Adviser: W. Fitzhugh Brundage
BA University of California at Los Angeles, 2008 (History)
MA University of Mississippi, 2011 (Southern Studies)
MA Thesis: “Minds in Place: Thornwell, Palmer, Dabney, and Breckinridge in Fast Day Sermons: Or, the Pulpit on the State of the Country (1861)”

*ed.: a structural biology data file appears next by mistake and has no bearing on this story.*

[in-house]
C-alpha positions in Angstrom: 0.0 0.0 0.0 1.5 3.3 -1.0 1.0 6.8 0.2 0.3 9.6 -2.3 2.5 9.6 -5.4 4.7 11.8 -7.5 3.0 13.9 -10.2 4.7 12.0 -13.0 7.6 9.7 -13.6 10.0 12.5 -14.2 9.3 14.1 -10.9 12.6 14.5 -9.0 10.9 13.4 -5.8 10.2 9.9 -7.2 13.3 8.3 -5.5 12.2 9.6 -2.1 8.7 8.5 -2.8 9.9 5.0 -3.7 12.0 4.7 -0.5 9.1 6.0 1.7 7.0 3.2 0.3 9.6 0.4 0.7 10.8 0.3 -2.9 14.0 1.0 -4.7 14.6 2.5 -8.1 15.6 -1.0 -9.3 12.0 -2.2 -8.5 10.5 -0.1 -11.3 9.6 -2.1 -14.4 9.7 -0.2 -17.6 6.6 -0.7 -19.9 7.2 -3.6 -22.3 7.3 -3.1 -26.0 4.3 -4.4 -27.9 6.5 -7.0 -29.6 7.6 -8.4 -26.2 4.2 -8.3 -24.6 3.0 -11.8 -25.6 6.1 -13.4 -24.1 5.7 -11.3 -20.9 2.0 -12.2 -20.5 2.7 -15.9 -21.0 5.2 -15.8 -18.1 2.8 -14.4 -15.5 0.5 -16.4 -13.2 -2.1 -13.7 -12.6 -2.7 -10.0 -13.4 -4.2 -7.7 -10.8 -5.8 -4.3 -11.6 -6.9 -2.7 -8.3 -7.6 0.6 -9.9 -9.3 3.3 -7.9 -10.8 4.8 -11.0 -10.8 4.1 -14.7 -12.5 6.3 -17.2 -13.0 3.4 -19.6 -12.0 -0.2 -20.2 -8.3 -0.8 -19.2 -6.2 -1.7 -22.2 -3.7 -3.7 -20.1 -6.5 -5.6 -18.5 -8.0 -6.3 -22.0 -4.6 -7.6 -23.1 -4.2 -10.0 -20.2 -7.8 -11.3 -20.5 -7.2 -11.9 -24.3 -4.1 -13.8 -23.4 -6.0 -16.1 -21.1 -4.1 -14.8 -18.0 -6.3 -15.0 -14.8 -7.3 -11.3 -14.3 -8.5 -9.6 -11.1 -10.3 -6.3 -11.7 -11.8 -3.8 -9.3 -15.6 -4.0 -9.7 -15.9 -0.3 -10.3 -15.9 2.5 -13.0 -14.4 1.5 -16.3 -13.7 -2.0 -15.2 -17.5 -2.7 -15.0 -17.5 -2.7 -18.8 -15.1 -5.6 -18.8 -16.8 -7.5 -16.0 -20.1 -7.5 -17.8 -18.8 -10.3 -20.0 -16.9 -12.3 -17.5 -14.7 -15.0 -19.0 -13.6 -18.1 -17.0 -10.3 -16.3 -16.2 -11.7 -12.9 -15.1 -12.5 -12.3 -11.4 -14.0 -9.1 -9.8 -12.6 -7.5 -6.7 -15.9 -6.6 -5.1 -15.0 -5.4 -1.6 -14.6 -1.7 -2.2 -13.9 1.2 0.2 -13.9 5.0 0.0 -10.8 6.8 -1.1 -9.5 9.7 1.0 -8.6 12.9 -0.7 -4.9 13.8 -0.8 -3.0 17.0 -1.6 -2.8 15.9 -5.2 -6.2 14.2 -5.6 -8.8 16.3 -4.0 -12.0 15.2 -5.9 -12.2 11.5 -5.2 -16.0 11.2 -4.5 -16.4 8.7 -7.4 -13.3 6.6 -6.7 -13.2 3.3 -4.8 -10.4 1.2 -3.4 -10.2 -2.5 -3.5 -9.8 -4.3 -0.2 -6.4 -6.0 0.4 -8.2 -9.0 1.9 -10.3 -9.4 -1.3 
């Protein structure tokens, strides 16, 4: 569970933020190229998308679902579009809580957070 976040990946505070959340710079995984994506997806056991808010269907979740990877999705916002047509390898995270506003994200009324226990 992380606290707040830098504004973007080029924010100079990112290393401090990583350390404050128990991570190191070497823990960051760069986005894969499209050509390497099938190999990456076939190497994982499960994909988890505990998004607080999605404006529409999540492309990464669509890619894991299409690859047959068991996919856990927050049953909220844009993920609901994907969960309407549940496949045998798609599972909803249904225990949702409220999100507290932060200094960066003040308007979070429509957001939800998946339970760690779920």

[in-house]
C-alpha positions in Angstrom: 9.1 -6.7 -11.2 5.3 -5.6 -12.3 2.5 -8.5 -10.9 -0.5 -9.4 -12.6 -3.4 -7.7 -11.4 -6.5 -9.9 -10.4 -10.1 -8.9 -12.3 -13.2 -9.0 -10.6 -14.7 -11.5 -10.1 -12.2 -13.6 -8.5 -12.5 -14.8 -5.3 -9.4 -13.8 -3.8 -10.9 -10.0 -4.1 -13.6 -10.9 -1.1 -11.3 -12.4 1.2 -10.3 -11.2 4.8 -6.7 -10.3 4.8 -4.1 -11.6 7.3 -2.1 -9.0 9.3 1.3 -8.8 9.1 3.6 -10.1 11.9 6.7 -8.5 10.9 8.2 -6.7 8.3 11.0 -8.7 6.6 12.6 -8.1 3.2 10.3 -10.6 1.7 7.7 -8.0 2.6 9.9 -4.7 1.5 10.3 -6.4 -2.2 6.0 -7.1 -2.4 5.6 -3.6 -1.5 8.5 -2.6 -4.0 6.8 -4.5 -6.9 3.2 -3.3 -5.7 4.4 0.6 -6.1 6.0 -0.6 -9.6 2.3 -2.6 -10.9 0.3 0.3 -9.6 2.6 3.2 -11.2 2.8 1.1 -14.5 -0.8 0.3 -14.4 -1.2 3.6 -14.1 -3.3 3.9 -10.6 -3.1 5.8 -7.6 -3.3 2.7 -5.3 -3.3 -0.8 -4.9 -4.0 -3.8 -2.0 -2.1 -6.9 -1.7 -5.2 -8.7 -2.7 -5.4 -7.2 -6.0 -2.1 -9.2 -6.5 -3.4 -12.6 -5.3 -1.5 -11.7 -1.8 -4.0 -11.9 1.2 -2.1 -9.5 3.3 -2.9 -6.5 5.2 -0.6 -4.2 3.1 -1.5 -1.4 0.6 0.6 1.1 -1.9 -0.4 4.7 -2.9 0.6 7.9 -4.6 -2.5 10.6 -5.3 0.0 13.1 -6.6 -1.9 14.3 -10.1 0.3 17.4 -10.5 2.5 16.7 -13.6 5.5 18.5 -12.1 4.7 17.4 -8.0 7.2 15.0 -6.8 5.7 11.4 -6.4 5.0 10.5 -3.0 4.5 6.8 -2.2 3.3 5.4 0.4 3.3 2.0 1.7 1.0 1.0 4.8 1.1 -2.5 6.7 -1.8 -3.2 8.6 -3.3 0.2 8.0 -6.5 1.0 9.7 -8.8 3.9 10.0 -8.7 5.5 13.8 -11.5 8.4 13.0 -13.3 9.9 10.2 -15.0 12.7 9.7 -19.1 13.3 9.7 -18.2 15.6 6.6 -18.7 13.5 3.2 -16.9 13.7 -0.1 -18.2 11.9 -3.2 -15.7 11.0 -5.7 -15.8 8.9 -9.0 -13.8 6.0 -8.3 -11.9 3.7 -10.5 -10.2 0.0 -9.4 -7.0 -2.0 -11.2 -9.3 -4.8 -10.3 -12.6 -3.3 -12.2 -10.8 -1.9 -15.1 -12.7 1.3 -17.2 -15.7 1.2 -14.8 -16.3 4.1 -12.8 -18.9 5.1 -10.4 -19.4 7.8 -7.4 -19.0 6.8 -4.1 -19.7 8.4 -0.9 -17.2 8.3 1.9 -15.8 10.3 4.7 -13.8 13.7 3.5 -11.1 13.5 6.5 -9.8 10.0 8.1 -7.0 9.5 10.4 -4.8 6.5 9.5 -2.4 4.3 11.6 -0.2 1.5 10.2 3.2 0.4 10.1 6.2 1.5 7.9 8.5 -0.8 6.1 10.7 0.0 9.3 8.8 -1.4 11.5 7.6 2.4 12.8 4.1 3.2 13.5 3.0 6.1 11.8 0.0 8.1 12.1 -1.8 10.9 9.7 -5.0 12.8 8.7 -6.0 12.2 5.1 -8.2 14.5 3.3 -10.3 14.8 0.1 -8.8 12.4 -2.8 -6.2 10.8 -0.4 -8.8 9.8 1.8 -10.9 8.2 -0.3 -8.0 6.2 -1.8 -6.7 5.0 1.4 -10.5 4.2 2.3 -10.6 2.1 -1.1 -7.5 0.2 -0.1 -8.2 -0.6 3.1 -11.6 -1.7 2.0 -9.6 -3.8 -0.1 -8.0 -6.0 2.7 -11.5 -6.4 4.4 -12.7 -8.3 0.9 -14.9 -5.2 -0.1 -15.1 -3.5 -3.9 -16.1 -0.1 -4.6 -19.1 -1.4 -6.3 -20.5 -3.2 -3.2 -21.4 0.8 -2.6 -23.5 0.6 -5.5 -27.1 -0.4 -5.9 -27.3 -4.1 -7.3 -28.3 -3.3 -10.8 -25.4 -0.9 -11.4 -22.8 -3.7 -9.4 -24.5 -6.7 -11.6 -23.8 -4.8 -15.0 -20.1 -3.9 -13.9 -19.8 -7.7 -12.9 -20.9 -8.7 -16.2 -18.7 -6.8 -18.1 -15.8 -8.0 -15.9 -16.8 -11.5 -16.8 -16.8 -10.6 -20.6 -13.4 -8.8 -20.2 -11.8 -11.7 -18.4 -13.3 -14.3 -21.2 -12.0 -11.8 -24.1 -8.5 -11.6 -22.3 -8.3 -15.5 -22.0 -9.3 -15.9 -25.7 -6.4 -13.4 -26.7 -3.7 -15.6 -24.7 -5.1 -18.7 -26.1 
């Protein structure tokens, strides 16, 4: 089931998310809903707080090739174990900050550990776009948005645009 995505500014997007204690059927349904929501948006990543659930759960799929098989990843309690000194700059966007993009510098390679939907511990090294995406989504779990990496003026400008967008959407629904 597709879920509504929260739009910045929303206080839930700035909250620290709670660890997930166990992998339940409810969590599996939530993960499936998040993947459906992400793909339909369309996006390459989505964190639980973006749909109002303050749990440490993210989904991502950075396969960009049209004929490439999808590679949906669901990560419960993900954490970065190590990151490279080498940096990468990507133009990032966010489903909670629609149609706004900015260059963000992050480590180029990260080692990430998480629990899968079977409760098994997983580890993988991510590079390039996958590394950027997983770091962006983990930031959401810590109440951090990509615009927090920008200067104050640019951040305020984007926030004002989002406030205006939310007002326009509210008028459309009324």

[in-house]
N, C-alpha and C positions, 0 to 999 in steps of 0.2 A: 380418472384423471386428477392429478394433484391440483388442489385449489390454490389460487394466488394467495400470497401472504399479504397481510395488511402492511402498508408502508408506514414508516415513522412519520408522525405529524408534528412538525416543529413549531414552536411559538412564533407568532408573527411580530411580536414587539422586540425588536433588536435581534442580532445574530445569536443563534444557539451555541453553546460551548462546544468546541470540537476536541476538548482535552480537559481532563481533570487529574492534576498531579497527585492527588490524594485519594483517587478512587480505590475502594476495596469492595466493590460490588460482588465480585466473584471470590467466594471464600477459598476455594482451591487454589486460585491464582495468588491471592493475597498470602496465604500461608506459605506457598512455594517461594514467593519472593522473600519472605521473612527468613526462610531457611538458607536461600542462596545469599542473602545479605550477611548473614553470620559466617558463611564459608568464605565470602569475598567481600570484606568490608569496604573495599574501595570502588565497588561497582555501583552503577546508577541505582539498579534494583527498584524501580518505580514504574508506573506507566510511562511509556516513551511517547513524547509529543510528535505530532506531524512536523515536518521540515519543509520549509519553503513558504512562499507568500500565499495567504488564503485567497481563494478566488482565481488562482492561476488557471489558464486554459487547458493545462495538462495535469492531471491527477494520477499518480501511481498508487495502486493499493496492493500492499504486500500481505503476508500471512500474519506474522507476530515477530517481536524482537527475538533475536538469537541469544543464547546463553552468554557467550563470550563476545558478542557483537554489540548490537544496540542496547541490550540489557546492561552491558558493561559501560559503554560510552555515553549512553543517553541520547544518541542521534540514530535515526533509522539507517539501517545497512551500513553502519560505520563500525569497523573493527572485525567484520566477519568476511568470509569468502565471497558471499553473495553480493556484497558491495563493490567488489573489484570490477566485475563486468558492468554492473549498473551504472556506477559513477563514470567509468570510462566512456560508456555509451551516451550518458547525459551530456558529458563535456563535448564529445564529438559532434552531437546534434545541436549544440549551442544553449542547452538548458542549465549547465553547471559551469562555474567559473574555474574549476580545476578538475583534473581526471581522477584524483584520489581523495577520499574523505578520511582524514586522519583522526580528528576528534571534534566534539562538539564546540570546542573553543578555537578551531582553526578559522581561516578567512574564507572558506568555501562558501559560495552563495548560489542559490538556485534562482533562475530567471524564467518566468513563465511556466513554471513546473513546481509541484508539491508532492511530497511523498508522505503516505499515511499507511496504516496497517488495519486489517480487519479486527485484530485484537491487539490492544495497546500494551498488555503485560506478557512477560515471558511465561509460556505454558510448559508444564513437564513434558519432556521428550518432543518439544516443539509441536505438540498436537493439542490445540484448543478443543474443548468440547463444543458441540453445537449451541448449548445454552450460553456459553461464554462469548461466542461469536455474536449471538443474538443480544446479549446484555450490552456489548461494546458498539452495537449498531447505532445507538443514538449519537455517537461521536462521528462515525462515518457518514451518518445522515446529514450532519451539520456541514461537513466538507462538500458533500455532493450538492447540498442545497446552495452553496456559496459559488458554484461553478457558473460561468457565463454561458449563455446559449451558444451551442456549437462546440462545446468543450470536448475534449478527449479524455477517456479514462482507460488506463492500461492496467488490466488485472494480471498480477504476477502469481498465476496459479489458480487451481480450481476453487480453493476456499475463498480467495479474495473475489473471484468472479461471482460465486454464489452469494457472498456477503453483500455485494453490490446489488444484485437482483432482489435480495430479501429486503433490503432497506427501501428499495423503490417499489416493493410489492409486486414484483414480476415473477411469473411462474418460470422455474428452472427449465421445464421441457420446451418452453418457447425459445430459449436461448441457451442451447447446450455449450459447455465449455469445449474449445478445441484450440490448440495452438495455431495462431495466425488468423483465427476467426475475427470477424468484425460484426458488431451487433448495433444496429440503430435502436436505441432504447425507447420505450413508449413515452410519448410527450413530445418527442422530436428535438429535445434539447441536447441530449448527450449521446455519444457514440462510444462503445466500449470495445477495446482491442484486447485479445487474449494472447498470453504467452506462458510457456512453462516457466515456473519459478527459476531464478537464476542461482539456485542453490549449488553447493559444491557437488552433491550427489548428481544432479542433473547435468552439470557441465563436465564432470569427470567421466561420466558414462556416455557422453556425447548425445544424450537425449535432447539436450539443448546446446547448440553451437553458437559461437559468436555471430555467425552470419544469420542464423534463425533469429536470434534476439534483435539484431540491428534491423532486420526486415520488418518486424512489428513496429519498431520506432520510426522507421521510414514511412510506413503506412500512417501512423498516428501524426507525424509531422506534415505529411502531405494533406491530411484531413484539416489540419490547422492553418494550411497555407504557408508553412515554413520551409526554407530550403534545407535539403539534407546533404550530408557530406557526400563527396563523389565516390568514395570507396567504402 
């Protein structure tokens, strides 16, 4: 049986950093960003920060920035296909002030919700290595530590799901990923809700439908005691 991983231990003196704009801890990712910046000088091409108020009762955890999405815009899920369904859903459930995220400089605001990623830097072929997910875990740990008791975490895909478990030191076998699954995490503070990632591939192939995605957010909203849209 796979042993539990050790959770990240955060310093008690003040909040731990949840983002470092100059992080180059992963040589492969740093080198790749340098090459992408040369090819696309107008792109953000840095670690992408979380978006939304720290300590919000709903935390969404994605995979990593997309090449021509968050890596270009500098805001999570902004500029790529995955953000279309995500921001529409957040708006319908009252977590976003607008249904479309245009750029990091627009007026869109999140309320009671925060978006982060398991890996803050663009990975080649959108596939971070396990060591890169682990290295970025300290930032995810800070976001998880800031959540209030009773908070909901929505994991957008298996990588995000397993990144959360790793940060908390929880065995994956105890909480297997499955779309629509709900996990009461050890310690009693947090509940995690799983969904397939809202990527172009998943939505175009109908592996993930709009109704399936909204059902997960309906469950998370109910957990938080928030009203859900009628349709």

My research focuses on late-nineteenth- and early-twentieth-century United States history, with particular attention to American Civil War memory, the social and cultural history of the American South, and women’s and gender studies. My doctoral dissertation, tentatively titled “Confederate Daughter: Varina Anne ‘Winnie’ Davis (1864–98) and the Representation of Lost Causes,” examines the process by which Winnie, the sixth and last child of Jefferson Finis and Varina Howell Davis, came to be acclaimed, imagined, and remembered as “the daughter of the Confederacy.” I plan on using the brief life and enduring commemoration of Winnie Davis by white southern heritage associations to ask the following questions: How did a young white woman come to serve as a visual symbol for a failed socio-political experiment? And what cultural “work” did (and does) Winnie-as-symbol perform for Confederate memorialization in general and the Lost Cause in particular?